Arctic dust storms: really?
When one thinks of dust storms, I suspect the mental images that appear include the Dust Bowl of the 1930s in the U.S., West African dust blowing over the Atlantic, and the desert environments of the Middle East, Australia, and China.
But I doubt Alaskan glaciers come to mind. Consider also the occurrence of glacial related dust storms in Iceland and a possible connection to global warming, and head-scratching might be the principle reaction.
The cause seems obvious, at least in retrospect. As the massive glacier flows towards the sea, it crushes the rock underneath into fine dust, referred to (not so obviously) as glacial flour, and is deposited as mud.
Like most glaciers worldwide, ostensibly due to global warming, the Malaspina Glacier has been retreating for at least the last 30 years. As it retreats, the mud dries and winds carry it far and wide, in this case into the Gulf of Alaska.
Data from a fine-particle collecting site established in 1991 indicates Iceland is also subject to dust storms attributed to retreating glaciers - and possibly over the Arctic more generally. This dust can spread over northern latitudes, including Britain and Europe (and North America?). The principal investigator of this investigation, Joseph Prospero, an atmospheric chemist at the University of Miami, warns that: "These glaciers are retreating, and if they continue to retreat, then you're going to be exposing more of this sub-glacial grinding." And the grinding would lead to more dust fallout.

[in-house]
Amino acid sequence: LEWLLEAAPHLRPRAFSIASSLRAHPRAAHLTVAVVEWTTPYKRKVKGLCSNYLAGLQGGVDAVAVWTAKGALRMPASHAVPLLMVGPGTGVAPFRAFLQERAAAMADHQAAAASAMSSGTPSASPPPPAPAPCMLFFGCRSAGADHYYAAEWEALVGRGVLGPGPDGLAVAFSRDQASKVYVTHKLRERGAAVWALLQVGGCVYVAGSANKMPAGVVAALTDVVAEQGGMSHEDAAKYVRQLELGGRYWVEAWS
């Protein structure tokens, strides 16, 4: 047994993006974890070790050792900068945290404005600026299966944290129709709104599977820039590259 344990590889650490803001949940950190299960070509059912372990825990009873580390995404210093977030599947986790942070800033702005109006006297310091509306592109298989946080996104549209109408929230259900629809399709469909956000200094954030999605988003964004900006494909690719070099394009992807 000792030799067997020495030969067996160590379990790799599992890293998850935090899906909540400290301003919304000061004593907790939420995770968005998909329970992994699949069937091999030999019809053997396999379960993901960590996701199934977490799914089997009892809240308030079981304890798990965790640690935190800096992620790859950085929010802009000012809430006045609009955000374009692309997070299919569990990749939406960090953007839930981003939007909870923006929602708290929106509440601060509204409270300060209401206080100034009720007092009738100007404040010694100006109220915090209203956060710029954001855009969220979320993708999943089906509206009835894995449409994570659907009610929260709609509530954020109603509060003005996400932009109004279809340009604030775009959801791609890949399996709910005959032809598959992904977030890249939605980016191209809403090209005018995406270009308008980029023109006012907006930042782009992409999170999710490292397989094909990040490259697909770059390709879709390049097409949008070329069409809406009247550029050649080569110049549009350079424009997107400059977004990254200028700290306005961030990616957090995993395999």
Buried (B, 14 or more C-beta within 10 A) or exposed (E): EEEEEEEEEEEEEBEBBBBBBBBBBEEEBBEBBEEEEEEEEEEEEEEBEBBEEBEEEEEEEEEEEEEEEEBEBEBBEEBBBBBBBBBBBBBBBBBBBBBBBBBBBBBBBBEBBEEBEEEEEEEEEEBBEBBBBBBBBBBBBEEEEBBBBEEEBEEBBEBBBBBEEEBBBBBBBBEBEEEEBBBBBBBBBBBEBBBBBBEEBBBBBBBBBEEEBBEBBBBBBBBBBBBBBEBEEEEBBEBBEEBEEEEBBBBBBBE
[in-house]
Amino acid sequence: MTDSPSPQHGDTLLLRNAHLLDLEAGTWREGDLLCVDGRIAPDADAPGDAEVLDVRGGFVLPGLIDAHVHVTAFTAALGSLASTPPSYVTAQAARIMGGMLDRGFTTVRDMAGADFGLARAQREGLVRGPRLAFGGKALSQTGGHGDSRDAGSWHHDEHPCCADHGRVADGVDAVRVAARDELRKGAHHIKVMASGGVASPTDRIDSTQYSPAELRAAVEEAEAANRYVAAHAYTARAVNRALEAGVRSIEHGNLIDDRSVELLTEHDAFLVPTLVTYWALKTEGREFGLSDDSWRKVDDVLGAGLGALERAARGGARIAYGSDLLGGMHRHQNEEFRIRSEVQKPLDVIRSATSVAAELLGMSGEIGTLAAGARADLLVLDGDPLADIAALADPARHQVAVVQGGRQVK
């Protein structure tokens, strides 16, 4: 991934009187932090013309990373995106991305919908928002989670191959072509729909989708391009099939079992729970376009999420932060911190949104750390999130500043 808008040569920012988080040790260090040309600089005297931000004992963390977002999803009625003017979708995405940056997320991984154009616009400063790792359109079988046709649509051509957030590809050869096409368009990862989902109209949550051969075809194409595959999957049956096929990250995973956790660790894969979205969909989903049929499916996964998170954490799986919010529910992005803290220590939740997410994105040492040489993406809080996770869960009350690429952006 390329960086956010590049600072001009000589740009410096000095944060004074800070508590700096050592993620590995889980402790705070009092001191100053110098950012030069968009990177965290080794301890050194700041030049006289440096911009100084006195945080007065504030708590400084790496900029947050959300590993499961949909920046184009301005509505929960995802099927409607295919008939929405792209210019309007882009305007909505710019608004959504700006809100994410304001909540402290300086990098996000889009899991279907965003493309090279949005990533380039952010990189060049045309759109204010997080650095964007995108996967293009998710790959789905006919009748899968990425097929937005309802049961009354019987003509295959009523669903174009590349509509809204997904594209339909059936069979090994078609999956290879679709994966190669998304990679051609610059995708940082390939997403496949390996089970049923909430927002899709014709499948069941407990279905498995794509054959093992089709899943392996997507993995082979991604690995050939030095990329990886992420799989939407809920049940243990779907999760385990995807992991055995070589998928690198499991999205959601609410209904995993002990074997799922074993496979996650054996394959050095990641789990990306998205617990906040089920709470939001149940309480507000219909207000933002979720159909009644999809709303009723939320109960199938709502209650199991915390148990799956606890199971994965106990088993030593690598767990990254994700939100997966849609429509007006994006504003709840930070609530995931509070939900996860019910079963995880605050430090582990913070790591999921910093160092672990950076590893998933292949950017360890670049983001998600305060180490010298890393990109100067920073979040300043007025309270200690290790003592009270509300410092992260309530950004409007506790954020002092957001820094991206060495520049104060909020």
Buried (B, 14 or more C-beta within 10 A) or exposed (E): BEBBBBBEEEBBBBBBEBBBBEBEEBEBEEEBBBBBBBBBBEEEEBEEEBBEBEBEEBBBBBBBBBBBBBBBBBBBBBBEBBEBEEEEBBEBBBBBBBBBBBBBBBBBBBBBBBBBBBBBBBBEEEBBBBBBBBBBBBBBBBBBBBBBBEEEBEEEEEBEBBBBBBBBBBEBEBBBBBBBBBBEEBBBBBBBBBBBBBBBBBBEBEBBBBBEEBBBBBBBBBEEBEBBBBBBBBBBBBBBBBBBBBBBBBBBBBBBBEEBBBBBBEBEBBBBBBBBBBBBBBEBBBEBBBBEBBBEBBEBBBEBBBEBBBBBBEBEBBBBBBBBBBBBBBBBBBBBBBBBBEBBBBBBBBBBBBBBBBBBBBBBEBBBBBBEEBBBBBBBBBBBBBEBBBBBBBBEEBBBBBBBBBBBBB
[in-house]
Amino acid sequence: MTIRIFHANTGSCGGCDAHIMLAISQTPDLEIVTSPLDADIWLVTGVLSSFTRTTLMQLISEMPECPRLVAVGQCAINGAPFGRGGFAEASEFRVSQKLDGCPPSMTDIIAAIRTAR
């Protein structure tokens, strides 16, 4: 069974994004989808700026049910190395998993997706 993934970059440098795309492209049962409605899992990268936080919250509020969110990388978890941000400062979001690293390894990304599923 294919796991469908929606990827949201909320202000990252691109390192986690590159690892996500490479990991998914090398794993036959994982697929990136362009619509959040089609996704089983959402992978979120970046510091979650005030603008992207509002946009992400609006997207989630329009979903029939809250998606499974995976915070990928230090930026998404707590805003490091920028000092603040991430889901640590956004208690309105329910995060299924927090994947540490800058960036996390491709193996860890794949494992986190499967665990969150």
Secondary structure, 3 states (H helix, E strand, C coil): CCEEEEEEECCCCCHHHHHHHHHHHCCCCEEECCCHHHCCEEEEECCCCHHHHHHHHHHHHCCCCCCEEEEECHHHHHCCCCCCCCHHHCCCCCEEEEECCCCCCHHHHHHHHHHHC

Should we care? Atmospheric dust affects air temperatures through absorption and scattering of solar radiation, can influence the productivity of marine life and, as potential condensation nuclei of atmospheric water vapor, can affect cloud formation and rainfall.
But, as so true with almost all weather and climate processes, we require better understanding of the complex relations between dust, ice, atmosphere and the oceans, and better measurements of the global distribution and size of airborne particles.
| November 24, 2010; 10:30 AM ET
Categories: Climate Change, Latest, Science, Tracton
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